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So why didn't the Windows guys just remove the AARD code from the system?

So why didn't the Windows guys just remove the AARD code from the system?

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In yesterday’s post I talked about the AARD code.  One of the questions that perennially comes up is “Why on earth didn’t the Windows guys just remove that code”?

Well, the answer is that it would have likely broken far more code to remove the AARD code from the product than to jump around it.  The Windows guys could render the code ineffective by simply modifying a single JMP instruction to avoid the AARD code, while removing the code would have meant that the windows executable would change – every routine would be at a different offset, because the AARD code wasn’t there any more.

What’s the big deal with the Windows executable changing?  Well Chris Pratley explained it really well in his “More on Quality” post:

A last anecdote to leave you with. Even re-linking your code (not even recompile) can introduce a crashing bug. A few years ago, we were working on the release candidate for an Asian-language version of Word97. We thought we were done, and ran our last optimization on the build. We have some technology at Microsoft that profiles code usage and arranges the code modules so that they are in the executable in the optimal order to produce the best possible boot speed. After running this process which involves mainly the linker and is considered very safe, we put the code in escrow while the testers tried to break it. And they did - they found that it would crash on some of the machines they had when a certain feature was used. But the unoptimized build did not crash with the same steps and machine.

So we ran the "debug" build (a version of the build that has the same code as the "ship" build you all use, but includes extra information to allow debugging) and it also did not crash. We then tried to debug the ship build - but just running the ship build in the debugger caused the crash to go away. Some developers love this sort of mystery. One of the future inventors of Watson stopped by to get involved. No matter what they did, as soon as they tried to find out what was causing the crash, it went away. We went to get an ICE - a hardware debugger that might give us some clues.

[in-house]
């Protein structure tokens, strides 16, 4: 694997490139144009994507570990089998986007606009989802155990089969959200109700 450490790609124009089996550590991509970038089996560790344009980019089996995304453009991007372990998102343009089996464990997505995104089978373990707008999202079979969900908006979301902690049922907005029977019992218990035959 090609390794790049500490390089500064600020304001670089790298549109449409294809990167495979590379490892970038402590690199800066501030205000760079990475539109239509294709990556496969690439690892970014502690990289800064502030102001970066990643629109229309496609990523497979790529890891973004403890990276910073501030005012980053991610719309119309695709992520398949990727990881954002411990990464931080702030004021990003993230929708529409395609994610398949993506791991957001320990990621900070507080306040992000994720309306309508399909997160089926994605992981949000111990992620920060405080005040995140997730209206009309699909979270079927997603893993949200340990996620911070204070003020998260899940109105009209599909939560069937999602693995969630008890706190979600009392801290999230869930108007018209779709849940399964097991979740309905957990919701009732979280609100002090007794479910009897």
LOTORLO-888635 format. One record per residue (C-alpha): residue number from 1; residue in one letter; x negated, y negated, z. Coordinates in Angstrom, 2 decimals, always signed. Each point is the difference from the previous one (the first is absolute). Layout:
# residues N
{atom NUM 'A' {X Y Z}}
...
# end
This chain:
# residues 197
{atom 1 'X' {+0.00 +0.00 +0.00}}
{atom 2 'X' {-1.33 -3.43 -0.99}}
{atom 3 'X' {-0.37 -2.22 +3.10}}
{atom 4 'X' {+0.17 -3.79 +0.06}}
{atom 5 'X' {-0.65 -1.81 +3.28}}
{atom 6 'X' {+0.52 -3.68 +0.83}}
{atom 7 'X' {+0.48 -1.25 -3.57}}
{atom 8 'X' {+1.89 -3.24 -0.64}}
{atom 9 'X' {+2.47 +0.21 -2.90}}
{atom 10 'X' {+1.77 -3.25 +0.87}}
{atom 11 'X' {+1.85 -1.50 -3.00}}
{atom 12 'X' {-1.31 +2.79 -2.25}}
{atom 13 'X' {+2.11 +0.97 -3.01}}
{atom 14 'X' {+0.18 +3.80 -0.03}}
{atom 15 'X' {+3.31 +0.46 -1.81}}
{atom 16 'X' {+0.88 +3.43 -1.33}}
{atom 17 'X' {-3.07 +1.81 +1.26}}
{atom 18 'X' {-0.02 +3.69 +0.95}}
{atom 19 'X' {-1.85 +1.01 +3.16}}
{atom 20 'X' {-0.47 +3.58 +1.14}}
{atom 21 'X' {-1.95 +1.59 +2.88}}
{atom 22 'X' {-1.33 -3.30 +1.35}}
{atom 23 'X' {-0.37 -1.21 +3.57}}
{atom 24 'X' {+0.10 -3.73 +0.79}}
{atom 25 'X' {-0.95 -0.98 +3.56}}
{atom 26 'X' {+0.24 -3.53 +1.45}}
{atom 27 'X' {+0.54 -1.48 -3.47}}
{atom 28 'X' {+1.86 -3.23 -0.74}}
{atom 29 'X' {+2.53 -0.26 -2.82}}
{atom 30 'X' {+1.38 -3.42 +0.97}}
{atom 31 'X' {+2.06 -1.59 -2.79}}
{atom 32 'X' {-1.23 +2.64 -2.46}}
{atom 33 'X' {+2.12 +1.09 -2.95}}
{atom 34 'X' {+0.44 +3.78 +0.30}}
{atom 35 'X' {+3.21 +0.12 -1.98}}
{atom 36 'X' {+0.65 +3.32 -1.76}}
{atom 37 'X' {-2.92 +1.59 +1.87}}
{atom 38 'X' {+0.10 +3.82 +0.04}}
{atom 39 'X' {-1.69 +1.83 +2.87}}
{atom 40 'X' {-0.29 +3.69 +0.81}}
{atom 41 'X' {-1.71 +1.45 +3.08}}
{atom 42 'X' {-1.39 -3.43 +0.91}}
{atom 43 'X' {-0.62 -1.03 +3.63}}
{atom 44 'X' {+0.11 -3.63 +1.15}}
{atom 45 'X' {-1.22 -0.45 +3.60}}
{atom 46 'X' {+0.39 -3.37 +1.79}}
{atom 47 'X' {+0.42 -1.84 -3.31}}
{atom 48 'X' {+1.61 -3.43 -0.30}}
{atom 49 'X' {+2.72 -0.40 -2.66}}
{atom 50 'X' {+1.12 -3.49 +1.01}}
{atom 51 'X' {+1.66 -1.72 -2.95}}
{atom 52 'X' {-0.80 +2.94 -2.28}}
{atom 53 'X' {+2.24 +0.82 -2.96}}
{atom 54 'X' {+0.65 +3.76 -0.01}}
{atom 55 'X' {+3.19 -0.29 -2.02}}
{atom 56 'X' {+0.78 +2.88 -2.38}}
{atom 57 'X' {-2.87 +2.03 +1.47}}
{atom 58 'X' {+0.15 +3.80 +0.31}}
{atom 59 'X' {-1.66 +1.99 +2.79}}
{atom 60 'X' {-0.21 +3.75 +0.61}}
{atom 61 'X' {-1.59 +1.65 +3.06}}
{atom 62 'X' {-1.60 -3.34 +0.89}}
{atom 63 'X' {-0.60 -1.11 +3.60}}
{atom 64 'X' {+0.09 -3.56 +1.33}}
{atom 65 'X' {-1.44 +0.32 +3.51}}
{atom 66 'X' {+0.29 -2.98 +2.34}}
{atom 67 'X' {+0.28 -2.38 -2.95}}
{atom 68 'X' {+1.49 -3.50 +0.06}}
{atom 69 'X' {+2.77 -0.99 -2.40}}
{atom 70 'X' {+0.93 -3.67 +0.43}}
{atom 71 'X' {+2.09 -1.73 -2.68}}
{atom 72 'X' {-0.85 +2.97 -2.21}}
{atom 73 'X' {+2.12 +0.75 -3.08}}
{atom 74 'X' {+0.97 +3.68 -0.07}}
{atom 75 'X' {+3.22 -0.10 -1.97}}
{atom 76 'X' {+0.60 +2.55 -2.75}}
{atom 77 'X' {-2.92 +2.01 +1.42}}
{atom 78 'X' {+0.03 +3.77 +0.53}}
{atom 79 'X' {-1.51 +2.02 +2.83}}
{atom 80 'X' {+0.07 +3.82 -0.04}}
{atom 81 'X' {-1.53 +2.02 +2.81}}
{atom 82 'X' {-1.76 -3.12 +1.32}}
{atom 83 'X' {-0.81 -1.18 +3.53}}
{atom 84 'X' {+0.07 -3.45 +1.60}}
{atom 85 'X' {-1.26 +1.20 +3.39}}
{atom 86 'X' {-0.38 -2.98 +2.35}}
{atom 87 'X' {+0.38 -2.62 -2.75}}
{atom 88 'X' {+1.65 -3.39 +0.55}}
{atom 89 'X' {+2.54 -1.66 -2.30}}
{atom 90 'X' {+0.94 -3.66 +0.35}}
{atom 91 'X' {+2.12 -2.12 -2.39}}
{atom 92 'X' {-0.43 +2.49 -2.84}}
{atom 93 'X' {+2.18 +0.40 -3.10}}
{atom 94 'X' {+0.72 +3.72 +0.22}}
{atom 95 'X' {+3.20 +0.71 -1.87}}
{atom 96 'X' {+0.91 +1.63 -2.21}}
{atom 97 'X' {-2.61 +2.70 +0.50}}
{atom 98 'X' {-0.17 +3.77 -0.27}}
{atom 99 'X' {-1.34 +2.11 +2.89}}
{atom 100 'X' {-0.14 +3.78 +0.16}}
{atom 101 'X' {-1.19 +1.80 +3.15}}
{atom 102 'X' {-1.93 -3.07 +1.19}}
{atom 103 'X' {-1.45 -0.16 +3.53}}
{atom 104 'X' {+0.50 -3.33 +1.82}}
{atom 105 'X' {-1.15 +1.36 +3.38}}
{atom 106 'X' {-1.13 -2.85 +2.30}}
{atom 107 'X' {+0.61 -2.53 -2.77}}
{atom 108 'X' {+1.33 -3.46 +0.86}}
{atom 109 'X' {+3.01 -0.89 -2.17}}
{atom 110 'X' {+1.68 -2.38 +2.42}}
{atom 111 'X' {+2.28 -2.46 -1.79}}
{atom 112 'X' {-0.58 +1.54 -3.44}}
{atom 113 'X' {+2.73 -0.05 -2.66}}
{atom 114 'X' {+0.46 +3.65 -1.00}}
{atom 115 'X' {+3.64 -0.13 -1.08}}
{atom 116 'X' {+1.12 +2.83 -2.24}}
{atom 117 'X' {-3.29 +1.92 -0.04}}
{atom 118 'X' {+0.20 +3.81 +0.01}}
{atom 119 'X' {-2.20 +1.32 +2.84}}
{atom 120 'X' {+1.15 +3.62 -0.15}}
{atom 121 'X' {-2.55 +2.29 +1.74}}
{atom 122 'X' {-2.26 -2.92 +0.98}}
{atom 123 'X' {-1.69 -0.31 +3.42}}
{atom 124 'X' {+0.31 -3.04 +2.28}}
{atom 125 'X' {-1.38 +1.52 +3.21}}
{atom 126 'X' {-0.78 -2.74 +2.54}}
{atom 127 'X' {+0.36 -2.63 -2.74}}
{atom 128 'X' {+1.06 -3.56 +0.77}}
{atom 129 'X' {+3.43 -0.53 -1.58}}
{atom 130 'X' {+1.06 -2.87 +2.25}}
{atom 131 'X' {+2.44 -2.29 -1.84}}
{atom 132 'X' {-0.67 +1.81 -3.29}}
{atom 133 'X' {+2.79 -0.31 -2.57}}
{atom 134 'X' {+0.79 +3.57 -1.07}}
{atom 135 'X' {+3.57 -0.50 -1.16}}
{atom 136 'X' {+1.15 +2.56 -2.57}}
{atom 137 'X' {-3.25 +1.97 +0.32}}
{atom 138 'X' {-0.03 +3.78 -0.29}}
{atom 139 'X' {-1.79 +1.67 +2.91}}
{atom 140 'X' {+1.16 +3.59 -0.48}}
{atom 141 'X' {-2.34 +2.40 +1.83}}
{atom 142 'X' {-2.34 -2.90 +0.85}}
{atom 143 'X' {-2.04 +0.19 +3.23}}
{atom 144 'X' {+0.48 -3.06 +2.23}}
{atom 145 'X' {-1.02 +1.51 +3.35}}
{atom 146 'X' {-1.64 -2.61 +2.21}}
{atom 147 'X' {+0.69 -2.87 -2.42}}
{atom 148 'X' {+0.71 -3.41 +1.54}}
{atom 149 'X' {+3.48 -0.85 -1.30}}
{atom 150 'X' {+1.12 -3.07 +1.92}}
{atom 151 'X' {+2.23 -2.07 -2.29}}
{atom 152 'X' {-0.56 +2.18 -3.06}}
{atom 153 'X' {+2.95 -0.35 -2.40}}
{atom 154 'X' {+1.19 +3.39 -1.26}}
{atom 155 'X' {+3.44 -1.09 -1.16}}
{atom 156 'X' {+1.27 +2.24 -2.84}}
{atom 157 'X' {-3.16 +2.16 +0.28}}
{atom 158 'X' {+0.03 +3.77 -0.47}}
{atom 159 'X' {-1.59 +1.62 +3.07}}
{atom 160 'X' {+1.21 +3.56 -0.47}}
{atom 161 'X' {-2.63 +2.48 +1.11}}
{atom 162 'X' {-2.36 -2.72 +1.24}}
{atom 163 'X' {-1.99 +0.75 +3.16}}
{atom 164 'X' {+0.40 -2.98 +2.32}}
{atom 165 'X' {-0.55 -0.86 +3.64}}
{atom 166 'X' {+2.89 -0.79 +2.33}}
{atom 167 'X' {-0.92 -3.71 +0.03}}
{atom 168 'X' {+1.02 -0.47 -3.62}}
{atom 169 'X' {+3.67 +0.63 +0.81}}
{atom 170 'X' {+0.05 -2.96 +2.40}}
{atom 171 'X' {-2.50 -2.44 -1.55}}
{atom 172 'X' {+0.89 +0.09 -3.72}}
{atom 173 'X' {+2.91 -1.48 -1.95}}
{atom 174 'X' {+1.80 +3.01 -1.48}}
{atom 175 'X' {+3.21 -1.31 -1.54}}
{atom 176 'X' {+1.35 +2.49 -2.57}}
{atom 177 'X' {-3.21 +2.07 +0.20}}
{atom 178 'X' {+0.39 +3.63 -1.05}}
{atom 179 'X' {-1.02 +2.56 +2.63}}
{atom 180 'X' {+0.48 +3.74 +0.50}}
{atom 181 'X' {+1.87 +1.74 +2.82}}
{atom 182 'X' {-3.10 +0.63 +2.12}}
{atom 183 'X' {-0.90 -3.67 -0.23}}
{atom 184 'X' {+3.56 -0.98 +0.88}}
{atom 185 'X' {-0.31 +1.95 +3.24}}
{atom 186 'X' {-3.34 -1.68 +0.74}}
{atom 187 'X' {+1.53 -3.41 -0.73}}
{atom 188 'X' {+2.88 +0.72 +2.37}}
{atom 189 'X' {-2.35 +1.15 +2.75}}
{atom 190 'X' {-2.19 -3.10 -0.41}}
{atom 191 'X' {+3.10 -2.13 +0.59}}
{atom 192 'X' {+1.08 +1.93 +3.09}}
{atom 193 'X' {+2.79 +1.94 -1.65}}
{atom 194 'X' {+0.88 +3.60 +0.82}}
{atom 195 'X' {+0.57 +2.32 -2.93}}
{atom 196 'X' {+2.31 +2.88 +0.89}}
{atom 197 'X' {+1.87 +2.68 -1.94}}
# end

Then we noticed that there was a pattern. The only machines that showed this crash had Pentium processors of 150MHz or less, and some of the 150MHz machines did not show the problem. We had a hunch, and searched the Intel web site for "errata" (their word for bugs - we prefer "issues"). Sure enough, there was a flaw in the Pentium chip which under certain obscure circumstances could cause a fault - there needed to be a JMP instruction followed exactly 33 bytes later by a branch, and the JMP instruction had to be aligned with a "page" (4096 byte block) boundary in memory. Talk about specific. The flaw had been fixed in later versions of the 150MHz generation, and all chips produced later.

Now, there are actually flaws in chips quite often (one or two are even famous). Those chips include software after all. But as they are discovered, chip manufacturers tell the people who write compilers about the bugs, and the compiler people modify their compilers to produce code that cannot hit the bug. So the flaws seem to just disappear (thank goodness for software!) It turned out we were using a slightly older version of the compiler which did not know about this flaw. An Intel rep at Microsoft confirmed the details of the problem, and rather than relinking or taking any chances whatsoever, we ran a check for this byte sequence, and manually moved three bytes in our 5MB executable to make sure those instructions were 34 bytes apart. Problem solved. So now when someone tells me a fix is "safe", I can tell them that no fix is truly safe - you really can never know.

I can personally attest to this problem.  We hit exactly this bug in Exchange 5.5 – we had a build which consistently crashed on one test machine (and only on that test machine).  We spent days trying to figure out the problem, no amount of instrumentation would allow us to find the cause of the problem.  Every thing we changed made the problem go away, but it was absolutely reproducible.   Eventually we stumbled on the errata Chris mentioned, and it turns out that our code was hitting that errata.  In our case, we were far enough from shipping that we fixed the problem by globally enabling the compiler flag that fixed this problem.

Anyway, given this history, it’s not at all surprising that the Windows team chose to disable the AARD check by simply jumping around it – they KNEW that Windows worked with the AARD check code in place, they’d been testing it for weeks (or months).  When you’re close to shipping a product, you don’t want to invalidate your entire test pass (which can literally take months to complete) by taking a fix that potentially could invalidate it.  Instead you find the lowest-impact fix that works around the problem.

 

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